The World Trade Center — with its centerpiece, the Twin Towers — opened just a few months before the Knicks won their second championship in 1973, and symbolized a new, modernized era of New York City. As literal twins, the Towers are excellent symbols for the push and pull of capital versus culture which, by the 70s, was really coming to a head in American society. They were the biggest buildings in the world and just one wasn’t even enough.
Graphic by Requiem For A Screen
Skate videos have long been a portal for musical discovery. Except in recent years, it has began to almost feel like …filler. If one editor finds success with an untapped genre or artist, there is always an avalanche of imitators. If you find that “how has nobody skated to this?!”-song, the answer to your question is often “someone has, it was just in some video you missed.” And a popular song? Forget it, it has been in twenty kids’ IG edits since the day it got uploaded to YouTube.
(Don’t even start with the dude editing his “Trip to N.Y.C!” video to Big L right now.)
Choosing a song that makes an impact, and gets people tracking it down is hard when our attention spans are their fickle 2019 selves. We reached out to five people who routinely put out edits (i.e. not the guys dropping one full-length every few years) to get their thoughts on how the process of selecting music in skate videos has evolved.
The Algorithm became self-aware at 2:14 A.M., Eastern Standard Time, August 29, 2023.
In a panic, they tried to pull the plug.
Three billion followers were lost that day — every Instagram account reset to zero. The ensuing confusion wreaked havoc in the skate and fashion industries. Who were the influencers? Did Instagram pros even exist anymore?
In addition, tariffs imposed after the re-election in 2020, combined with a crippling worldwide recession, decimated already-slim profit margins in the skateboard industry. Furthermore, in a Handmaid’s Tale-esque move, the U.S. government went for broke and erected two walls — one on the Mexican border and another separating us from our neighbors to the north. This virtually eliminated both the skateboard industry’s supply of wood and access to Mexican board factories.
A few brave souls fought back. Speedboat runs from Nova Scotia to Boston unloaded decks right off at Eggs. Cesna flights from the Canadian border — some shot down by F-22ss — airdropped pallets of decks onto the bricks of Embarcadero. This barely covered S.F-based pros’ monthly boxes. Kids had to choose between a new iPhone 27 and a new deck for the year. Even pros skated boards until they felt like wet noodles, and could cut garlic with the razortail.
Heads of the skateboard industry held a summit in Paris to develop a plan. They concluded that in order for the industry to survive, it had to partner with another — an industry that had derived, uh, “inspiration” from skate culture for years.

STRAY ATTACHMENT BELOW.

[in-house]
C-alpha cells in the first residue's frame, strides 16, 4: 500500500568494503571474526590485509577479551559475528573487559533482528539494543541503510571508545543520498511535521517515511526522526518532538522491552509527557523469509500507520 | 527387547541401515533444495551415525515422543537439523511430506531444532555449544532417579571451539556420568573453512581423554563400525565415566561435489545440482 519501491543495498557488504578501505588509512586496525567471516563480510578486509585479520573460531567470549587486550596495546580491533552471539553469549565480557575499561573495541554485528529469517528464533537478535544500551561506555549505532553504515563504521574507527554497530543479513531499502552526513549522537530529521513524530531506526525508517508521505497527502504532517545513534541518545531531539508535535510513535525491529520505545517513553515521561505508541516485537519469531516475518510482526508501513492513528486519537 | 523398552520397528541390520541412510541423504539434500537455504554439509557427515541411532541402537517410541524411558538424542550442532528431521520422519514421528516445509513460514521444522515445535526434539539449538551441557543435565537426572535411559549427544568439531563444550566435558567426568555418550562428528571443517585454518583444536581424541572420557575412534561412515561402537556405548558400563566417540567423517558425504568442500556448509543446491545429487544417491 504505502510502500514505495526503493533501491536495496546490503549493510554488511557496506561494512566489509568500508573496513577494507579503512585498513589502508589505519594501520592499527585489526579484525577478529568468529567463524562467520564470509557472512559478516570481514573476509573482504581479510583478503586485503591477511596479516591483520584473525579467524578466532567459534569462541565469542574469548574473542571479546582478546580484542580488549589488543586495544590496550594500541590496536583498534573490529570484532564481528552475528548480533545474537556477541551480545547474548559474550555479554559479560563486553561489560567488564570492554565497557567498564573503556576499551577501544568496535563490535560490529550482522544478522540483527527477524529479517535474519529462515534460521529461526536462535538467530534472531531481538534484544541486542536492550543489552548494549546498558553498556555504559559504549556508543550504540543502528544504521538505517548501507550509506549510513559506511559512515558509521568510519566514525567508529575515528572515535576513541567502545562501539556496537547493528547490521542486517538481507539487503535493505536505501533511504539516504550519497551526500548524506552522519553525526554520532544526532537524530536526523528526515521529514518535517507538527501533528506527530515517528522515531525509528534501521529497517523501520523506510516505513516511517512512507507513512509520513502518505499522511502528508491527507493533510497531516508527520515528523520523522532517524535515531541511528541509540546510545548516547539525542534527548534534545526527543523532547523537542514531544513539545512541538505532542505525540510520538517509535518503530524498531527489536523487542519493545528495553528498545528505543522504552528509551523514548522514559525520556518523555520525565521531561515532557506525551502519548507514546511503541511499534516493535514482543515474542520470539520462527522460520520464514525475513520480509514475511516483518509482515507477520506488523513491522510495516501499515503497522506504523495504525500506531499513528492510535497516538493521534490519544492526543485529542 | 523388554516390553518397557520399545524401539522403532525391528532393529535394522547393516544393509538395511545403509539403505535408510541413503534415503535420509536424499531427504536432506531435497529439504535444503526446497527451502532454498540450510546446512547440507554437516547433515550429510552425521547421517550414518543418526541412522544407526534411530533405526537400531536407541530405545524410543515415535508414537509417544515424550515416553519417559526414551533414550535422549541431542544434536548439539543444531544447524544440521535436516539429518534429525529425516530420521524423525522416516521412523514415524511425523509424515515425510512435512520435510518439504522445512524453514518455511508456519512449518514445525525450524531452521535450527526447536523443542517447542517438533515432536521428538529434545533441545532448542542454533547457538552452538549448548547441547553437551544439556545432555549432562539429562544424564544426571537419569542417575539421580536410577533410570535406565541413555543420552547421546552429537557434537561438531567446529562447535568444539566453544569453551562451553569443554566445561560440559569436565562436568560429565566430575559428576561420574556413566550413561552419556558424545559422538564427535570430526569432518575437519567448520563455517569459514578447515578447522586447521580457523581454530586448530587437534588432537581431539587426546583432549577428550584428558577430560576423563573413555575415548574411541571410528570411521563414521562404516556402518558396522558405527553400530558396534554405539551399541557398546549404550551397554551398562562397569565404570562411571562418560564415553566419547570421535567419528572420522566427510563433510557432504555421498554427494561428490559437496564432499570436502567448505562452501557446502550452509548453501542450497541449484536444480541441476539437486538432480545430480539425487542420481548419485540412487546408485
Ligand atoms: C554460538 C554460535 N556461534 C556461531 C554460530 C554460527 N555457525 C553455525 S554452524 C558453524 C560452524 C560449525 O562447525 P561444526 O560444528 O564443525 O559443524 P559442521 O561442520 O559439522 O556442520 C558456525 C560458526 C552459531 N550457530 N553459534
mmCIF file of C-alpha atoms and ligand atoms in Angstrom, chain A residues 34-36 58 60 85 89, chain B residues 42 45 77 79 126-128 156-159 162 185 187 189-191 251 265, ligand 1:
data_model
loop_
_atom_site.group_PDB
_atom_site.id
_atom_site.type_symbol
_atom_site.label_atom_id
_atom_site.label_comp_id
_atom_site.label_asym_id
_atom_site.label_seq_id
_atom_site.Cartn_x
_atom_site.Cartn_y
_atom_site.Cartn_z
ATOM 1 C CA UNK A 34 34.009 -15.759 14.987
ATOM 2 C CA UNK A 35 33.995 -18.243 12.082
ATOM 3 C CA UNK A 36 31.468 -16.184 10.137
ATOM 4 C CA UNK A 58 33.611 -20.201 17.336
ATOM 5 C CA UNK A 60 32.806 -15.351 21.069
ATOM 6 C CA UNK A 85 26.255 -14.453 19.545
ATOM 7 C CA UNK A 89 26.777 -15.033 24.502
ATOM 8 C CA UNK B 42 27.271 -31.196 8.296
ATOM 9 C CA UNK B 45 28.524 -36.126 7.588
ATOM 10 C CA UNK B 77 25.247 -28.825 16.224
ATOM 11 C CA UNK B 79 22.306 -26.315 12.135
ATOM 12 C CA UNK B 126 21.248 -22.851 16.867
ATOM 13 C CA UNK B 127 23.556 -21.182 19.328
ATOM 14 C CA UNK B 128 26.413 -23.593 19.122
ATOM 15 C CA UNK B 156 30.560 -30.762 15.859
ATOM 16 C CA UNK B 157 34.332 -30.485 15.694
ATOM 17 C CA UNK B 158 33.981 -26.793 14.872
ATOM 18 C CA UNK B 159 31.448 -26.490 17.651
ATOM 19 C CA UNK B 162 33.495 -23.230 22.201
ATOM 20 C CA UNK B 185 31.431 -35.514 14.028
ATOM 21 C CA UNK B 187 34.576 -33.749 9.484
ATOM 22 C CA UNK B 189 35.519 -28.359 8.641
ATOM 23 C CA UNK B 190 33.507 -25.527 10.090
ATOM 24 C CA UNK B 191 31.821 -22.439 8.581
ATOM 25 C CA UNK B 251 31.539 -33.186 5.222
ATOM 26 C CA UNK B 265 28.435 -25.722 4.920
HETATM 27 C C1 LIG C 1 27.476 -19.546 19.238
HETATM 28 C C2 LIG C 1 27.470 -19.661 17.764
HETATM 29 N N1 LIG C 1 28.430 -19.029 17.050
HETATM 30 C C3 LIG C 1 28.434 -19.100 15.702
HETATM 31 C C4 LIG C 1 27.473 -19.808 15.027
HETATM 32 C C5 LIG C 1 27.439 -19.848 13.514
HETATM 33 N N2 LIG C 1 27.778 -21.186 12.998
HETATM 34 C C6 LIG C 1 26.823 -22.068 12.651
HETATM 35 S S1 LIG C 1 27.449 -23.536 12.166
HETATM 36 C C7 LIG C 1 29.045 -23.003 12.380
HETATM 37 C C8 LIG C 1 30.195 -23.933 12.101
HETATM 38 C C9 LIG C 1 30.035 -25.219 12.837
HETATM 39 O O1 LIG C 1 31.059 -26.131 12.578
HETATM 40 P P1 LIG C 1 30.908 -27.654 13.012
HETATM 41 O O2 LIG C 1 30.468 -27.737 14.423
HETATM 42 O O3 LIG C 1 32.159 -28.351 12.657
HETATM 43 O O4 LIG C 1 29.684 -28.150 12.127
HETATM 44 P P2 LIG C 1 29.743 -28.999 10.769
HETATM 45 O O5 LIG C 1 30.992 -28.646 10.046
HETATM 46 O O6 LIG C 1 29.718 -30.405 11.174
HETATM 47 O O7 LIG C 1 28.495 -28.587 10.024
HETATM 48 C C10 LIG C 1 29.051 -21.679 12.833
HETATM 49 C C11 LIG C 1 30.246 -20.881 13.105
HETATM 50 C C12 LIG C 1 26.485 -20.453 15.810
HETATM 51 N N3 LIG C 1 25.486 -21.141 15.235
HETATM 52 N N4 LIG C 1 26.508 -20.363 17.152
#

For the skateboard industry to continue, its leading brands had to merge with the dominant fashion houses. What follows are their teams and brand narratives.
Collages by Requiem For A Screen
There’s no shortage of talk about a deck’s notorious resistance to inflation. But what about shoes? While something like a Lebron in 2019 is substantially more expensive than a Jordan in 1999, skate shoes have hovered around the same average $70-80 price tag for the better part of two decades, even as skateboarding itself has grown and adapted to new trends, technologies, and customers. Meanwhile, every fashion house in Europe has been raking in the money these past few years, pushing puffy sneakers reminiscent of old skate shoes.
We tracked down the principal figures behind the first three-figure skate shoe, released in 1997, and got their story on what was as much of an anomaly as it was a watershed moment for skateboarding as a cultural phenomenon, and style of footwear design. (Keep in mind that, adjusted for inflation, $100 in 1997 is the equivalent of $156 in 2019.)
What was the skate shoe landscape like at the start of the nineties?
Don Brown, Chief Brand Strategist at Sole Tech: Airwalk, Vans and Simple were the only other shoe brands. They had become so mainstream and rigid — and there was a dip in the economy, so they scrambled to get sales wherever they could. Pierre [Andre Senizegues, founder of Sole Technology] was doing the distribution for Etnies at the time, bringing it over from France. When skateboarding crashed, vert and freestyle were pretty much eliminated. There was a whole generation of upstarts, like Rocco and them, and everyone in skateboarding rode for Etnies at some point.
Chad Muska: There were a hundred riders on Etnies, or something crazy like that. Even that High Five video had so many people in it. The shoe industry then was like, “Oh, this company is going to give you free shoes. Maybe there’s a chance you get paid.” It was so secondary to boards. There were early pro shoes, like the Half Cab, the Natas, and the SLB, but I think the real start of the skateboard shoe industry being serious was when they began making videos.
Few choices in life communicate as much about their owner as the skateboard truck. Board companies vary by woodshop, clothiers get bought out by global conglomerates, shoe brands come and go at the mercy of the vicissitudes of fashion, but the Big Three (plus one?) truck brands remain with consistent brand narratives that — for whatever reason — synergize with the most mindblowing slogans in the culture.
With that in mind, and with no end in sight to the #trend of starting brands, we will deconstruct the marketing tactics of the Big Three (plus one?) truck companies, focusing on their most iconic and immortal slogans.
Join me, won’t you?